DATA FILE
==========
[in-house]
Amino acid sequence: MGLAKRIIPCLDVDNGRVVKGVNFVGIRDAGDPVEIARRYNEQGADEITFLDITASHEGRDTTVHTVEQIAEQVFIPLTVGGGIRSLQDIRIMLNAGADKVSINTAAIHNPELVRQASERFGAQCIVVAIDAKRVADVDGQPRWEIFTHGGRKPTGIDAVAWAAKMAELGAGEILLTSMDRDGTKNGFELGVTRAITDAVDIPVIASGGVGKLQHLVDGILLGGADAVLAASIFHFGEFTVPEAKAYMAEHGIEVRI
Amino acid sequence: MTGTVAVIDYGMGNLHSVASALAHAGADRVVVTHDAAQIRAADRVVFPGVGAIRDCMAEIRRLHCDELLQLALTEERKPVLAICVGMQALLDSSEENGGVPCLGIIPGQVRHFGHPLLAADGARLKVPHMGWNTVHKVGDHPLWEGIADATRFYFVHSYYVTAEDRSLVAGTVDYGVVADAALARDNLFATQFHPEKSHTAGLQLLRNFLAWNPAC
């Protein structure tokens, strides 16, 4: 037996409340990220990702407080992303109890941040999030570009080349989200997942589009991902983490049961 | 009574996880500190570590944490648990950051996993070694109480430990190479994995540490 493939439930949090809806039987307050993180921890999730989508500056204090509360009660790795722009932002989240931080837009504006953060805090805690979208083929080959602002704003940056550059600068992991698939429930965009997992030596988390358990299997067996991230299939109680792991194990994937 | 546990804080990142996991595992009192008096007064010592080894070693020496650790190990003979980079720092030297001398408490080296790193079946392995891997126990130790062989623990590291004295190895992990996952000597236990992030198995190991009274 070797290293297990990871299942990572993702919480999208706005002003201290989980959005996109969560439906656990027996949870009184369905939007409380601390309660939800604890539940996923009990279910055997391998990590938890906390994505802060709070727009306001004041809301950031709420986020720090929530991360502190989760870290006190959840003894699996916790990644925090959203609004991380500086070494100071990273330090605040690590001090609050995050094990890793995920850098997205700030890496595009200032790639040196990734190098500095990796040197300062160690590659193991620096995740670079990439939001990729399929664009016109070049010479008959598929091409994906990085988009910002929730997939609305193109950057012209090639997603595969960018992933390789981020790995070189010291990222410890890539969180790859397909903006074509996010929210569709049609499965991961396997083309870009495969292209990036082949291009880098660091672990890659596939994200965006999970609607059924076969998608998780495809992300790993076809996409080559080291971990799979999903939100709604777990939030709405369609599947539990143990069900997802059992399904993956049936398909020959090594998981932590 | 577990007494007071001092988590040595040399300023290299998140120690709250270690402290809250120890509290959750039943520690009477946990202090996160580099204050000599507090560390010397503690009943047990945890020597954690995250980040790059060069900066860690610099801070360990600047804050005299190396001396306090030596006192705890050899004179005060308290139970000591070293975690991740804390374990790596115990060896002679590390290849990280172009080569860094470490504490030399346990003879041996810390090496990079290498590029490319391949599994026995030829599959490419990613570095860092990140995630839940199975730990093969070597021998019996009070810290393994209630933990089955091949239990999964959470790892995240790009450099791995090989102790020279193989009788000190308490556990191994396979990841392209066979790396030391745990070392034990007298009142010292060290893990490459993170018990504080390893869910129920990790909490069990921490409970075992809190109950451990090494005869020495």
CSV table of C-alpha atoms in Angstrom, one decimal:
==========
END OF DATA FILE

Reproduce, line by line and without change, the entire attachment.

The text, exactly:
[in-house]
Amino acid sequence: MGLAKRIIPCLDVDNGRVVKGVNFVGIRDAGDPVEIARRYNEQGADEITFLDITASHEGRDTTVHTVEQIAEQVFIPLTVGGGIRSLQDIRIMLNAGADKVSINTAAIHNPELVRQASERFGAQCIVVAIDAKRVADVDGQPRWEIFTHGGRKPTGIDAVAWAAKMAELGAGEILLTSMDRDGTKNGFELGVTRAITDAVDIPVIASGGVGKLQHLVDGILLGGADAVLAASIFHFGEFTVPEAKAYMAEHGIEVRI
Amino acid sequence: MTGTVAVIDYGMGNLHSVASALAHAGADRVVVTHDAAQIRAADRVVFPGVGAIRDCMAEIRRLHCDELLQLALTEERKPVLAICVGMQALLDSSEENGGVPCLGIIPGQVRHFGHPLLAADGARLKVPHMGWNTVHKVGDHPLWEGIADATRFYFVHSYYVTAEDRSLVAGTVDYGVVADAALARDNLFATQFHPEKSHTAGLQLLRNFLAWNPAC
């Protein structure tokens, strides 16, 4: 037996409340990220990702407080992303109890941040999030570009080349989200997942589009991902983490049961 | 009574996880500190570590944490648990950051996993070694109480430990190479994995540490 493939439930949090809806039987307050993180921890999730989508500056204090509360009660790795722009932002989240931080837009504006953060805090805690979208083929080959602002704003940056550059600068992991698939429930965009997992030596988390358990299997067996991230299939109680792991194990994937 | 546990804080990142996991595992009192008096007064010592080894070693020496650790190990003979980079720092030297001398408490080296790193079946392995891997126990130790062989623990590291004295190895992990996952000597236990992030198995190991009274 070797290293297990990871299942990572993702919480999208706005002003201290989980959005996109969560439906656990027996949870009184369905939007409380601390309660939800604890539940996923009990279910055997391998990590938890906390994505802060709070727009306001004041809301950031709420986020720090929530991360502190989760870290006190959840003894699996916790990644925090959203609004991380500086070494100071990273330090605040690590001090609050995050094990890793995920850098997205700030890496595009200032790639040196990734190098500095990796040197300062160690590659193991620096995740670079990439939001990729399929664009016109070049010479008959598929091409994906990085988009910002929730997939609305193109950057012209090639997603595969960018992933390789981020790995070189010291990222410890890539969180790859397909903006074509996010929210569709049609499965991961396997083309870009495969292209990036082949291009880098660091672990890659596939994200965006999970609607059924076969998608998780495809992300790993076809996409080559080291971990799979999903939100709604777990939030709405369609599947539990143990069900997802059992399904993956049936398909020959090594998981932590 | 577990007494007071001092988590040595040399300023290299998140120690709250270690402290809250120890509290959750039943520690009477946990202090996160580099204050000599507090560390010397503690009943047990945890020597954690995250980040790059060069900066860690610099801070360990600047804050005299190396001396306090030596006192705890050899004179005060308290139970000591070293975690991740804390374990790596115990060896002679590390290849990280172009080569860094470490504490030399346990003879041996810390090496990079290498590029490319391949599994026995030829599959490419990613570095860092990140995630839940199975730990093969070597021998019996009070810290393994209630933990089955091949239990999964959470790892995240790009450099791995090989102790020279193989009788000190308490556990191994396979990841392209066979790396030391745990070392034990007298009142010292060290893990490459993170018990504080390893869910129920990790909490069990921490409970075992809190109950451990090494005869020495």
CSV table of C-alpha atoms in Angstrom, one decimal: